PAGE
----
This exotic word covers a very easy idea, which is that given two sources of the same thing, you have the privilege of choosing and selling the cheaper. It’s important however to have a sophisticated idea of what the thing is that is being bought and sold for profit.
In music, for a very clear example of arbitrage in action it is only necessary to look at the way Amazon builds a range of offers around a single product in its music store. Sadly, The Very Best of Prince is currently number 1 on the Amazon music chart and may be obtained for £4.50, plus postage and packing. But it’s never that simple with Amazon:
20 new from £4.50 2 used from £10.00 1 collectible from £29.99
Buy the MP3 album for £8.99 at the Amazon Digital Music Store.
Some of these offers come with free p&p as part of a larger order, some are sold by third parties, and Amazon’s includes a set of MP3 files delivered to your cloud account, which is itself a separate source of value. It’s a fun game to try to trace all the different ways Amazon can make money from just one album, right from the use of its cloud storage product before the music has been delivered from the studio. Algorithms can manipulate the relative price and visibility of each of these, ensuring that Amazon gets the ideal outcome. No other party to the transactions has the same command over the data and the environment to do that.
A more disturbing arbitrage in music is the way that licensed and unlicensed music sit alongside each other in UGC and search engines, with the advertising driven platform owner able to influence the consumer’s choice, and therefore the content cost of any click-through. In public performance, soundalikes are close to arbitrage, as are catalogues licensed privately in competition with collecting societies.
The new programmatic content marketing industry is built around a frenetic matching between personal profiles, content, and marketing messages; platforms attempt to maximise the value differences between essentially equivalent content and marketing impressions. Music has yet to play in this game at any scale, but the possibilities are exciting. Perhaps a track or a video could be more valuable for 24 hours outside any sales or subscription service, in the wild west of the new algorithmic web!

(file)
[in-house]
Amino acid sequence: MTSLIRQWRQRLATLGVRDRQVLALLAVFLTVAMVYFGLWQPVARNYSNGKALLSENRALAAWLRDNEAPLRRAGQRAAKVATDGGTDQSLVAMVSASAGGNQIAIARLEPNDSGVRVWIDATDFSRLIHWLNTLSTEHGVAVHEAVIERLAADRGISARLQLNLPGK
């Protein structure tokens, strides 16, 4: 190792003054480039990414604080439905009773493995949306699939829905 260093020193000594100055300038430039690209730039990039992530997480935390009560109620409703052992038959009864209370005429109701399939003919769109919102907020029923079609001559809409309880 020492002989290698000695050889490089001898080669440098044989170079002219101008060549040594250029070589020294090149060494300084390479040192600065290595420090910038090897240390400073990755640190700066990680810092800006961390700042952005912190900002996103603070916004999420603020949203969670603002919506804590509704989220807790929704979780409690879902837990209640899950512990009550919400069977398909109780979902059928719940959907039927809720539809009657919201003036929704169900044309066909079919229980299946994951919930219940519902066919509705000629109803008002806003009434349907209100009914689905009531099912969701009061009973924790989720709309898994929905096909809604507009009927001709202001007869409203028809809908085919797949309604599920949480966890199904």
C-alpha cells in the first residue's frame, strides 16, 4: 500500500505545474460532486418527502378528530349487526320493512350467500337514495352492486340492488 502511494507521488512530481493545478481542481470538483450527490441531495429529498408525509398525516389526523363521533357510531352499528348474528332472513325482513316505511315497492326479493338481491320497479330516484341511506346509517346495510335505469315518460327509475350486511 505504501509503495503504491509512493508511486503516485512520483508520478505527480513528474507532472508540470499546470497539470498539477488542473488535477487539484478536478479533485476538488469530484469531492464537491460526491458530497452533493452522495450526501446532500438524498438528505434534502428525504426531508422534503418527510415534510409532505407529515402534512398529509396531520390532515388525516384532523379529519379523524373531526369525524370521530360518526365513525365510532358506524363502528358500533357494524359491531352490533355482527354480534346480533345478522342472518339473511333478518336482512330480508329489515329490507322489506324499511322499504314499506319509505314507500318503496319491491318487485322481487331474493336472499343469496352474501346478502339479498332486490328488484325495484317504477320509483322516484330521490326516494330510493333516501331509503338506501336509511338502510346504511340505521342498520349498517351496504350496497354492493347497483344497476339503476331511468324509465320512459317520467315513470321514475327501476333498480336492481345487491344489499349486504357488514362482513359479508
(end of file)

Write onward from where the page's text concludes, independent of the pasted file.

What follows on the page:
If you’re not doing maths, it’s being done to you…
These three examples show how different the new music industry is from the old, but also how an awareness of the way that digital platforms make decisions arms the music industry to fight back and win in the battle for value.
It’s easy to feel helpless in an unequal fight driven by forces way beyond the comprehension of most of us. After all, hardly anyone can play Go, let alone develop software which can beat the world champion, as a Google owned company has recently achieved. But all three techniques described above can be managed with some simple strategic thinking, and some readily available tools. And where it’s tougher, we can, as an industry, come together to explain our fears and ask for help, such as with the flaws in ‘notice and takedown’ for dealing with UGC copyright arbitrage.
And we do have a great strength, which can make much of the new maths irrelevant. People develop personal relationships with music, and with creators and performers, and even sometimes have a romantic attachment to record labels. It’s a privilege which the owners and operators of all the maths in the world don’t have, to be able to speak directly to people who love what you do, and ask them to support your work.